Officials in the Northwest Alaska community of Kivalina, trying to dispel fears among villagers as a massive storm bears down on the region, said the city is preparing the school for use as a long-term shelter.
There are no plans to evacuate the village as happened in 2007, said city administrator Janet Mitchell late Tuesday morning.
"The people are almost in panic mode and I'm trying to alleviate that," Mitchell said.
The world knows the Inupiat community, clinging to an 8-mile barrier island northwest of Kotzebue, as a poster town for global warming. Fall storms in recent years have swiped away swaths of shoreline that in colder times would have been armored with wave-dampening sea ice.
City officials: 'Just don't panic'
The community received special mention in warnings from the National Weather Service that called the tempest life-threatening and compared it to a blast in November 1974 that hammered the coast. It will have a "severe impact" on Kivalina, the weather service warned.
Then, however, the village had its sea-ice protection. Not so today, a reality that's heightened tensions in town.
But Mitchell said the city expects to be safe. The storm is projected to boost seas as much as 8-feet higher than normal. But a coastline rock-revetment constructed by the U.S. Army Corps of Engineers rises 13-feet above sea level and protects essential infrastructure, such as the tank farm, power plant and village school.
Waters could still flood the village. In that case, the city's planning to keep the school, which sits 19 feet above sea level, open through the night, she said. The facility has withstood 100 mph winds, and weather forecasters say this latest storm will bring 75 mph winds with 100 mph gusts.
Boats have been moved to the school in case people need rescuing. The clinic's creating little aid kits that will be available for refugees. And workers are attaching a bucket to a front-end loader to pluck flood victims from their houses and deposit them safely at the school.
"It's the tallest piece of heavy equipment that can go through the water and still be operable," Mitchell said.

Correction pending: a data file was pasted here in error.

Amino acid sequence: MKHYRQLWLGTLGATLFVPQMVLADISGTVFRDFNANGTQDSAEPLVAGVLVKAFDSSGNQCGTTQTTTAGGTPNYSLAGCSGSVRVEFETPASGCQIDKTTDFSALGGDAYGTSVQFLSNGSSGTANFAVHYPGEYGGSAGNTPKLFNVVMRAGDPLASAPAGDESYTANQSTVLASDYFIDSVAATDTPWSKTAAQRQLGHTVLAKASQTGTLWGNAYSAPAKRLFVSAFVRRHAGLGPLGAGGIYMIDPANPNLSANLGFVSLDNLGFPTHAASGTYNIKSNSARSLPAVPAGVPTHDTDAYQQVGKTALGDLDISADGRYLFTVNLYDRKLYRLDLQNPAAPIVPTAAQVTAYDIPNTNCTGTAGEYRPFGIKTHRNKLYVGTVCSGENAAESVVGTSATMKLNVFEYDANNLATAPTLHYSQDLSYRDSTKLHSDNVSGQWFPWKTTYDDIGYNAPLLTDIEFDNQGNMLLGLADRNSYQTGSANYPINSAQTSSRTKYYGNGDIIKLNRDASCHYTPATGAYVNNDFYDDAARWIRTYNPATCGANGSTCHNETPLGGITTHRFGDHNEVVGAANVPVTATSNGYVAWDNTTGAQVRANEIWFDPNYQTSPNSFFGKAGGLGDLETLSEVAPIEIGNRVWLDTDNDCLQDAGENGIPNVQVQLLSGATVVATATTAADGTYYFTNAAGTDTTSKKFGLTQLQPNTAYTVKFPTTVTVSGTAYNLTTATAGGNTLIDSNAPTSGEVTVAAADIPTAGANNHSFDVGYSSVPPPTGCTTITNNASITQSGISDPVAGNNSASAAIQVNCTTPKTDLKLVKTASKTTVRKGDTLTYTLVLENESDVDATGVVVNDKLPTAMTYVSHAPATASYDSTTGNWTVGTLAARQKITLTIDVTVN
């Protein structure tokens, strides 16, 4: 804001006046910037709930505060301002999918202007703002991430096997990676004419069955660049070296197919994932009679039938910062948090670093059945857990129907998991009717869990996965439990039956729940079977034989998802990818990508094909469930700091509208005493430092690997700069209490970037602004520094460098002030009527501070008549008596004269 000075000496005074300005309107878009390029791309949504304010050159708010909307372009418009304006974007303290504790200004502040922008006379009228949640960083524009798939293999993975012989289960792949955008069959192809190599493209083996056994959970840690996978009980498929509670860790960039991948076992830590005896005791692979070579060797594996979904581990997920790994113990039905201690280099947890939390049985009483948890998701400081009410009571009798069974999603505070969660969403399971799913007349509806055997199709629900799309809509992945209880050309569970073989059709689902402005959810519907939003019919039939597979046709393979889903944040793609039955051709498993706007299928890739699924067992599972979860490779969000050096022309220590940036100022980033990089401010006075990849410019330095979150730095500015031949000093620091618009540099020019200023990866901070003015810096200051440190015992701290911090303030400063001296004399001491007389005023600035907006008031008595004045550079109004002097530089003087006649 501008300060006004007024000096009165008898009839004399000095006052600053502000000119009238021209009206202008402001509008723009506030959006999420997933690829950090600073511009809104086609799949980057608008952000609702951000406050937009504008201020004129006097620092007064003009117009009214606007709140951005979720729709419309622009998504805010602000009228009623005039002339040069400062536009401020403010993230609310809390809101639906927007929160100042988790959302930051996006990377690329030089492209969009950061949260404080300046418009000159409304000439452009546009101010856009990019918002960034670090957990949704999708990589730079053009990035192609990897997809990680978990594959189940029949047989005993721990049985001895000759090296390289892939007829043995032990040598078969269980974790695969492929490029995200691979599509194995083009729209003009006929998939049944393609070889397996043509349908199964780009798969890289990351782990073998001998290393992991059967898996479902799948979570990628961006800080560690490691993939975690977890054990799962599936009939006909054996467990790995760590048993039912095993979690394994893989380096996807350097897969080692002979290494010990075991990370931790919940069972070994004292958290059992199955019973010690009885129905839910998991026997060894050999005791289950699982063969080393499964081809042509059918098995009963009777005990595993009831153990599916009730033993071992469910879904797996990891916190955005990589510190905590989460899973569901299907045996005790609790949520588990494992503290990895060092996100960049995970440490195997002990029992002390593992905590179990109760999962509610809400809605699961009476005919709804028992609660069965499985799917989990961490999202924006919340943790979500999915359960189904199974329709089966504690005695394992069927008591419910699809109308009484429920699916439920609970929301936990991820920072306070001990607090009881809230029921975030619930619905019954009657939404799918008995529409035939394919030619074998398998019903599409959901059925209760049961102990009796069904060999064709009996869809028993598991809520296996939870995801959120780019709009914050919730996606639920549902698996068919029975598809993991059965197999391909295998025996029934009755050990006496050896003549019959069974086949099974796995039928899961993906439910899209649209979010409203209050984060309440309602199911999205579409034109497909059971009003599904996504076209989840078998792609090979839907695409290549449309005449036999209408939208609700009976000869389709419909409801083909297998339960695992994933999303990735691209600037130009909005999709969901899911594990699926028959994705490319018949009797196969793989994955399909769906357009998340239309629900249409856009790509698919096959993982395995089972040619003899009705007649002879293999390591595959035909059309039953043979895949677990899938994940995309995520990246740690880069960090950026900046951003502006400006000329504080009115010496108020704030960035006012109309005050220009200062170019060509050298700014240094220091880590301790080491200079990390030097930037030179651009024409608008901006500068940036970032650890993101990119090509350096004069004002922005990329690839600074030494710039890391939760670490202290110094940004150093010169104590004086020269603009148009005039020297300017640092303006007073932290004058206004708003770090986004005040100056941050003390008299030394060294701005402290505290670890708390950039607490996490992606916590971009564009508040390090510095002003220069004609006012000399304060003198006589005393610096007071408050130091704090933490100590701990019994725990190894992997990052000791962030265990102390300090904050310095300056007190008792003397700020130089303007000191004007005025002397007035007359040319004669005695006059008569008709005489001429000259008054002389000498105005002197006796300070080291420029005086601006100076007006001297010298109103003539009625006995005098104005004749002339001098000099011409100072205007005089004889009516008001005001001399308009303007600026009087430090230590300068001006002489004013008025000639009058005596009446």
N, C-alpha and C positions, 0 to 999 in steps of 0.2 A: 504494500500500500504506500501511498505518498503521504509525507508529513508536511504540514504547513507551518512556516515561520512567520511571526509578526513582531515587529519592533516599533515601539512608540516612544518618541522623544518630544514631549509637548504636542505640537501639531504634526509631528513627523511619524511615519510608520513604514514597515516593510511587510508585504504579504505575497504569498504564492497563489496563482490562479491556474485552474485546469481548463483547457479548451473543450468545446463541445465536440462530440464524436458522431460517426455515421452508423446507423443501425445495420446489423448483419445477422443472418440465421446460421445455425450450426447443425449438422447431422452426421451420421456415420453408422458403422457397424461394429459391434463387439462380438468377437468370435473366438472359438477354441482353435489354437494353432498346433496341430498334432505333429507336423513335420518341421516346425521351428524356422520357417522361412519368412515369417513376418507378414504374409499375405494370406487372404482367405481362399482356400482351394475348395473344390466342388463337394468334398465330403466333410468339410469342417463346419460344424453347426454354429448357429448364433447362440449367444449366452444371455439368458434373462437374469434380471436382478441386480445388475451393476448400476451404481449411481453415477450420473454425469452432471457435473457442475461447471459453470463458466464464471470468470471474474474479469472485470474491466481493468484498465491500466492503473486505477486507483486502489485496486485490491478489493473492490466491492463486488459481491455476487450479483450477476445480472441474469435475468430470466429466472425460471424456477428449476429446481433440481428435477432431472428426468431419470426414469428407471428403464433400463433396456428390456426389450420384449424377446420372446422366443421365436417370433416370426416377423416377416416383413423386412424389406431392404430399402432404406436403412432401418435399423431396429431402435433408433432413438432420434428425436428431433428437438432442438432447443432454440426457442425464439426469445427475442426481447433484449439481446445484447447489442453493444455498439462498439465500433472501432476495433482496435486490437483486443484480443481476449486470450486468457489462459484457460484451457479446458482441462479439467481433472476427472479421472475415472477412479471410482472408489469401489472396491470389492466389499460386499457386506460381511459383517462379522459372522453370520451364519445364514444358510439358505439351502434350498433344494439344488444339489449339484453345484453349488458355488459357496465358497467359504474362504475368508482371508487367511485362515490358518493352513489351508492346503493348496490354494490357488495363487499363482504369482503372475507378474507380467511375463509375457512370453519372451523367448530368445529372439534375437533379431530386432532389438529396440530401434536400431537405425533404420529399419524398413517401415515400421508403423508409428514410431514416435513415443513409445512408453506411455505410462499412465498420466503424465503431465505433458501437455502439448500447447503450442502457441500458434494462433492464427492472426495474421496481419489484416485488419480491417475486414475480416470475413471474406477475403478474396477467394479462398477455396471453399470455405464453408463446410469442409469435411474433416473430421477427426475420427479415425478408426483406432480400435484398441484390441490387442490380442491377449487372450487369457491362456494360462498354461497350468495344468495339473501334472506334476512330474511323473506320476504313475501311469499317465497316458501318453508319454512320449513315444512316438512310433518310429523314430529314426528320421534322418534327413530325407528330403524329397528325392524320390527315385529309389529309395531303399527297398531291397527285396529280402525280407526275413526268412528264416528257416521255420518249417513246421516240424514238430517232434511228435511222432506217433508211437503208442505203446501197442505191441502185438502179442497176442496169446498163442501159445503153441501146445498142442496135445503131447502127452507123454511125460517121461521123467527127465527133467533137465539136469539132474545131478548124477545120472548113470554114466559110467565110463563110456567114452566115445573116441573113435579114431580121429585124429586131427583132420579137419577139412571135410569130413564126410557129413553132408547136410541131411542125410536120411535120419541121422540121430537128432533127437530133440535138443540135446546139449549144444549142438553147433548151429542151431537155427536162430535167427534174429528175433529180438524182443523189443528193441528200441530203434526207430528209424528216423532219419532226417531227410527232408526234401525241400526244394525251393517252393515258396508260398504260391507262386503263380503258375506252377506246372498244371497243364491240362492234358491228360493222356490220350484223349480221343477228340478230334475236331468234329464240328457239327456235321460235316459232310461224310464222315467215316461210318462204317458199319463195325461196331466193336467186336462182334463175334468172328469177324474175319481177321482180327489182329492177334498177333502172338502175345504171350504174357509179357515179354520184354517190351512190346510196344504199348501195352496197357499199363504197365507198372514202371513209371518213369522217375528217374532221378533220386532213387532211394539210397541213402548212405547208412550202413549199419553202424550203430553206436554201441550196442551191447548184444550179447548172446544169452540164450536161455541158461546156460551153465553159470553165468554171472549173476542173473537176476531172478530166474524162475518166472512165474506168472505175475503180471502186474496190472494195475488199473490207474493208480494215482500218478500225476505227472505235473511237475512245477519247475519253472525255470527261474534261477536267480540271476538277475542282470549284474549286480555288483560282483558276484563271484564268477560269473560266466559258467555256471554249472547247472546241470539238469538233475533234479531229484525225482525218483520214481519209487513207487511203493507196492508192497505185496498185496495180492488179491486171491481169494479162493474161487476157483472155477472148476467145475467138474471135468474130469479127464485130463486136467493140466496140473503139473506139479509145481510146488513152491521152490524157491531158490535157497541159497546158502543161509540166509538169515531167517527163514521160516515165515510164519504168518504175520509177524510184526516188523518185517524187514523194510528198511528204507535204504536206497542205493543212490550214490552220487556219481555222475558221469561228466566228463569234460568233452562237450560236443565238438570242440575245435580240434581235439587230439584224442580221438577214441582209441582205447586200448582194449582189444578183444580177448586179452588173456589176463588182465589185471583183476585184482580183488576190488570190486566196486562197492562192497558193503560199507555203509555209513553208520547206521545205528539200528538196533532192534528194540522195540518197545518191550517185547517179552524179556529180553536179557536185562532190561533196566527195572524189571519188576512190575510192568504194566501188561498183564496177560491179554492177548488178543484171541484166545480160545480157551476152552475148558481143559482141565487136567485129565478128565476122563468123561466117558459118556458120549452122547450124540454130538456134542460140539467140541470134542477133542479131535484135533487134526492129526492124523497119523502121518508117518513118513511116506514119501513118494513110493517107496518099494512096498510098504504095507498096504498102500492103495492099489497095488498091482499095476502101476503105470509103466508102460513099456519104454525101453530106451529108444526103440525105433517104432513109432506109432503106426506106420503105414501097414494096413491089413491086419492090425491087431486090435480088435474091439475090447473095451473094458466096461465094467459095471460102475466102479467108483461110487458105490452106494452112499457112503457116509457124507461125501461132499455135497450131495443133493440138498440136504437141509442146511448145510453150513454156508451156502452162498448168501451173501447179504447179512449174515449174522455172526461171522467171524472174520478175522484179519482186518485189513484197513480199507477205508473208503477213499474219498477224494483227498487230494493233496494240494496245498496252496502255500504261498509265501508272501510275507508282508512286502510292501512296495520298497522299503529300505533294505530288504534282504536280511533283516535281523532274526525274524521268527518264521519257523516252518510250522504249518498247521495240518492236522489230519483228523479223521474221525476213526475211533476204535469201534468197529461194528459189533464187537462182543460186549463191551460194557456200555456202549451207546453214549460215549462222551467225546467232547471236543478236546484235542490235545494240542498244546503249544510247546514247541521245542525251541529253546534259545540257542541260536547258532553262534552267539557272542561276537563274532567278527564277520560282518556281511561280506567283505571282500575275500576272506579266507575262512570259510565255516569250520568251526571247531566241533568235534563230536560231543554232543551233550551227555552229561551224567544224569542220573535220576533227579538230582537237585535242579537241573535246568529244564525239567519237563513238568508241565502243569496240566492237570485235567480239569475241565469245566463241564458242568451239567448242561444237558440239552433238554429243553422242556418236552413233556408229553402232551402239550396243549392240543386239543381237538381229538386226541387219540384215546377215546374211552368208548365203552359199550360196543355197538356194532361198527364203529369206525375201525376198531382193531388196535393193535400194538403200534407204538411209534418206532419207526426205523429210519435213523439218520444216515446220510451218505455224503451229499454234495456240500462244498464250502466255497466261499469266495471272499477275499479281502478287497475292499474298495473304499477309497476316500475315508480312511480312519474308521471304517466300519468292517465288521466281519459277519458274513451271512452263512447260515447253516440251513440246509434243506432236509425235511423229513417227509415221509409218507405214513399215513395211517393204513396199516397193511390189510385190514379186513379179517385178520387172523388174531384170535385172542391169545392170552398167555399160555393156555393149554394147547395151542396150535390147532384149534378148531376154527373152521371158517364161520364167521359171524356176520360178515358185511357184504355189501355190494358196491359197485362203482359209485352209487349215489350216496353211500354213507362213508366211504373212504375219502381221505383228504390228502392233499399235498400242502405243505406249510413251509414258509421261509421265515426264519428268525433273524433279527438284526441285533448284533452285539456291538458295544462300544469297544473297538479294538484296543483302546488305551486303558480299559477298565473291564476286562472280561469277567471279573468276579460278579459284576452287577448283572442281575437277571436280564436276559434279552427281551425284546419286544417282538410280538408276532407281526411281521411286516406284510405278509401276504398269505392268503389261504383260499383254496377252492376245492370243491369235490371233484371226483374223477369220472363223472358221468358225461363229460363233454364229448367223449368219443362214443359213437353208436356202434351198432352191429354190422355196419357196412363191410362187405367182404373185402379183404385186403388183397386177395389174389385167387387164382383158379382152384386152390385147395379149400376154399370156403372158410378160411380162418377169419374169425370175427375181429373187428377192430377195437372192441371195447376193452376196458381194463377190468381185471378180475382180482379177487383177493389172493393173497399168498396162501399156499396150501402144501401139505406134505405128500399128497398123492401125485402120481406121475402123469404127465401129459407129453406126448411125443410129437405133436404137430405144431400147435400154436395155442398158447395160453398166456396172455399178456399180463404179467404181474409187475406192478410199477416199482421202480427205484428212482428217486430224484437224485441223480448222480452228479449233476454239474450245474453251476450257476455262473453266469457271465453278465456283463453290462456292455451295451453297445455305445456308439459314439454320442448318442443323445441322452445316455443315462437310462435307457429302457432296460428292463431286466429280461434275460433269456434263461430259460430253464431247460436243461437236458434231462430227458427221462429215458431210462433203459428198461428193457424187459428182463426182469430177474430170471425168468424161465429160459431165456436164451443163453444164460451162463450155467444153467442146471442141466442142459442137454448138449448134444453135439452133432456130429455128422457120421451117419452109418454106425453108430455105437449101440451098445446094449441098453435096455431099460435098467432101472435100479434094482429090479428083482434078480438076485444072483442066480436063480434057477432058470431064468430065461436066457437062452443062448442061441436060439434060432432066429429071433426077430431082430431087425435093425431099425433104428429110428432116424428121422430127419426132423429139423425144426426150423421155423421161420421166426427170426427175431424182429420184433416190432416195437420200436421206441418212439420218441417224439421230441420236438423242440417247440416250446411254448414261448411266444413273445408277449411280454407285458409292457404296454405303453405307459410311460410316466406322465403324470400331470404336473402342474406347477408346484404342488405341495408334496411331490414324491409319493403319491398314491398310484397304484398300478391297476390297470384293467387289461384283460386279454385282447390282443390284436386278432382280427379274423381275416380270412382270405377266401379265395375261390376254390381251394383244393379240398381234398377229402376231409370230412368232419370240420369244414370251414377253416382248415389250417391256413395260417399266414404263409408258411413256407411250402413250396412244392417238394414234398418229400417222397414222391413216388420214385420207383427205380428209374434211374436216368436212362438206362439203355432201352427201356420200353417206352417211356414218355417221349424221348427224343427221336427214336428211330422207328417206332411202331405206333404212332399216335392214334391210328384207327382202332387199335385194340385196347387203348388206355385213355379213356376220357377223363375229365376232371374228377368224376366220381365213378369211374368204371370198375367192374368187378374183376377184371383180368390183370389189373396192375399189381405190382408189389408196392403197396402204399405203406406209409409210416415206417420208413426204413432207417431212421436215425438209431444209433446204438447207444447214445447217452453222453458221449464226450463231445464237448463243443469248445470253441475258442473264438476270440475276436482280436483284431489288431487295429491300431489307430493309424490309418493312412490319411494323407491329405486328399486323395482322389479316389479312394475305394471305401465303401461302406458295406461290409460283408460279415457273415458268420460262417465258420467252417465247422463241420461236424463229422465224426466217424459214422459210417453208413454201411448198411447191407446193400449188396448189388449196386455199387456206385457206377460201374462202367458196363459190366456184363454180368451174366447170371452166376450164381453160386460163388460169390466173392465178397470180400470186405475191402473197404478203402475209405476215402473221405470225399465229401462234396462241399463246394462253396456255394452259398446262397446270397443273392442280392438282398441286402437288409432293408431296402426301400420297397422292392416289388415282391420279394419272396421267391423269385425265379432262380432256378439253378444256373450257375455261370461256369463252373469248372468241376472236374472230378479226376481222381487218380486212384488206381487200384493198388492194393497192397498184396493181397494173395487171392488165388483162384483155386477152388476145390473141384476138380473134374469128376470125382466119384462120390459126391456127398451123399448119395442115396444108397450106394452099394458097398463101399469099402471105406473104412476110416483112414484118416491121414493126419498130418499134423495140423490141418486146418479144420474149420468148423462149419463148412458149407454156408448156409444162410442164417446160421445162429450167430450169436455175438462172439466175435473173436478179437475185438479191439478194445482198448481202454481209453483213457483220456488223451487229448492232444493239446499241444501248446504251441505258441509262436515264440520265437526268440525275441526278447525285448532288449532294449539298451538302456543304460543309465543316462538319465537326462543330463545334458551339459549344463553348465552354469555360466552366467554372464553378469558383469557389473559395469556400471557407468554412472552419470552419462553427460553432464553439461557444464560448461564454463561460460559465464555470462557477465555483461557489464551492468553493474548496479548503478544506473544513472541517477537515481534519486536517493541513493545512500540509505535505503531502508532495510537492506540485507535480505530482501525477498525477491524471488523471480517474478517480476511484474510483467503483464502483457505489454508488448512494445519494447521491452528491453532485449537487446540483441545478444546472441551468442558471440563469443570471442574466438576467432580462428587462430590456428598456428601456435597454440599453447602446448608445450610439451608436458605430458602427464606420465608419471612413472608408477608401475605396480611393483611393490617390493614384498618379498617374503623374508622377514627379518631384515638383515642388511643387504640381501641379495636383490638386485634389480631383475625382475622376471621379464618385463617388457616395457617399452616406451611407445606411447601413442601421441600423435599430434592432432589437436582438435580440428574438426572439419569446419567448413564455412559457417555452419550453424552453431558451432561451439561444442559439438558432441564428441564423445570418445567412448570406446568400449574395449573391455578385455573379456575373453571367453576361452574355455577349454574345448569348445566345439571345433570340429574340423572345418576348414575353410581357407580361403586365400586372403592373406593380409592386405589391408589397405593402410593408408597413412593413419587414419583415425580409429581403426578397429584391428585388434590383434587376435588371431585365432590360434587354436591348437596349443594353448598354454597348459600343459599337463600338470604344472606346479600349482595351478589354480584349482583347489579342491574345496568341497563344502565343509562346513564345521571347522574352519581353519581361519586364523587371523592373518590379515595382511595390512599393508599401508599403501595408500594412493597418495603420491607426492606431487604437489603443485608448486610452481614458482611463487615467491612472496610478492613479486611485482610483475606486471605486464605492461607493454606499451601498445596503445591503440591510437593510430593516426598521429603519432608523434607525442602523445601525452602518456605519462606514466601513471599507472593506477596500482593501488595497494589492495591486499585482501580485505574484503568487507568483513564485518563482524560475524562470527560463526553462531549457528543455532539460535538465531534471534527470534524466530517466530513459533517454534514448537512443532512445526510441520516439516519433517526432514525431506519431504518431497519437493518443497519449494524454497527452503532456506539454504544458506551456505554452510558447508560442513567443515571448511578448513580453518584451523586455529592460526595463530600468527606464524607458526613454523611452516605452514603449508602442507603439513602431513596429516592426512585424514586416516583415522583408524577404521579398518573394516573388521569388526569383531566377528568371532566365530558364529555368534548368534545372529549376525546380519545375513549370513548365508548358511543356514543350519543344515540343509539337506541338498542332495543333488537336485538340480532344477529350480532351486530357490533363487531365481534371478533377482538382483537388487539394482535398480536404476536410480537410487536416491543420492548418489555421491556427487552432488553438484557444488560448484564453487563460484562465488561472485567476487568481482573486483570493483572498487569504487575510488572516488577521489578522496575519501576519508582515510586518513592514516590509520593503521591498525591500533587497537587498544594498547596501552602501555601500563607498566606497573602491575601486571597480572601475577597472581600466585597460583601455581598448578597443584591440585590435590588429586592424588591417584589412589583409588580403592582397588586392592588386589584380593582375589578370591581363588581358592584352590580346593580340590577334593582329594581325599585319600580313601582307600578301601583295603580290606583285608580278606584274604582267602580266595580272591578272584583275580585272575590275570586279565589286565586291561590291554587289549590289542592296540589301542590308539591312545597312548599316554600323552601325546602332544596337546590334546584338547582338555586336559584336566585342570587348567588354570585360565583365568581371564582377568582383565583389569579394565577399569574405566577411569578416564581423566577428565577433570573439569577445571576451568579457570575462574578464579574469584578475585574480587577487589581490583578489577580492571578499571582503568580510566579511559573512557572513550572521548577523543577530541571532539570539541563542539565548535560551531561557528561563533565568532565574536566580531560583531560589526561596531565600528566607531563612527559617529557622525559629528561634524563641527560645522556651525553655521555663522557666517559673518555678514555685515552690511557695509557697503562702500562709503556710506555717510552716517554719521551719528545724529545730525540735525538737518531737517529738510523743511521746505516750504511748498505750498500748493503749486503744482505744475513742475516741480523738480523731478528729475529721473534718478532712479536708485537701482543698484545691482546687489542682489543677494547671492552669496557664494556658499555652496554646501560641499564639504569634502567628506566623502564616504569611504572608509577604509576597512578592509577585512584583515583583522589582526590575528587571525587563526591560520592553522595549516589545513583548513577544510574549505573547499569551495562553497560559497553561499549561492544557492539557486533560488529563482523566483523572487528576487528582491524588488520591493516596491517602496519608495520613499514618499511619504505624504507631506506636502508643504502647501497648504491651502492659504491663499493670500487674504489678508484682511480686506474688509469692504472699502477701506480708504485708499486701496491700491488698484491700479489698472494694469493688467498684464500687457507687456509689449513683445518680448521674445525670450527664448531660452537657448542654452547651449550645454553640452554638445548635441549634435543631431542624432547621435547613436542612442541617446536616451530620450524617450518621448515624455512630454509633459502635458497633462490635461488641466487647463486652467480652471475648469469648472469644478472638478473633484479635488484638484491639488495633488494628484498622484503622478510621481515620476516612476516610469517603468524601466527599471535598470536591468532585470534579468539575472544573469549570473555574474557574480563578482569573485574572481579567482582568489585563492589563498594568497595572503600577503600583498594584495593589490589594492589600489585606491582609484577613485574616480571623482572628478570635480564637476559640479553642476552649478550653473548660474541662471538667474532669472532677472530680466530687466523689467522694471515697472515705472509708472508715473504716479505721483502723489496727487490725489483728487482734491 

Preparations are also being made to open the school's substantial pantry to the village if they have to stay a while, and the power company is reviewing its system to make sure everything is operable.
"Our biggest concern is the electricity," said Colleen Swan, a council woman trained in emergency response. "If we ever lost our power, the majority of community would be without heat."
More than 100 residents fled the village in the face of an approaching storm in 2007, with residents finding shelter in Kotzebue and Red Dog Mine. Some even boated to fishing camps located on the mainland. That was before the current rock revetment was built.
As Mitchell spoke with a reporter from the Alaska Dispatch, Josesph Swan Sr., a member of the local elders council, squawked a warning over the short-wave radio.
"He's reminding boat owners to put up their boats (on high ground) if they're by the beach," Mitchell said. "He expects overflow in the lagoon. If they don't pull them up, they'll freeze and stick to the ground."
During a preparedness meeting with the Northwest Arctic Borough earlier today, Joseph Swan recalled a storm in the late 1940s that didn't lead to flooding. Sea ice coated the shore then, so there's a possibility some flooding will occur this time, he said, according to Mitchell.
"It's good to be prepared, just don't panic," he cautioned.
Contact Alex DeMarban at alex(at)alaskadispatch.com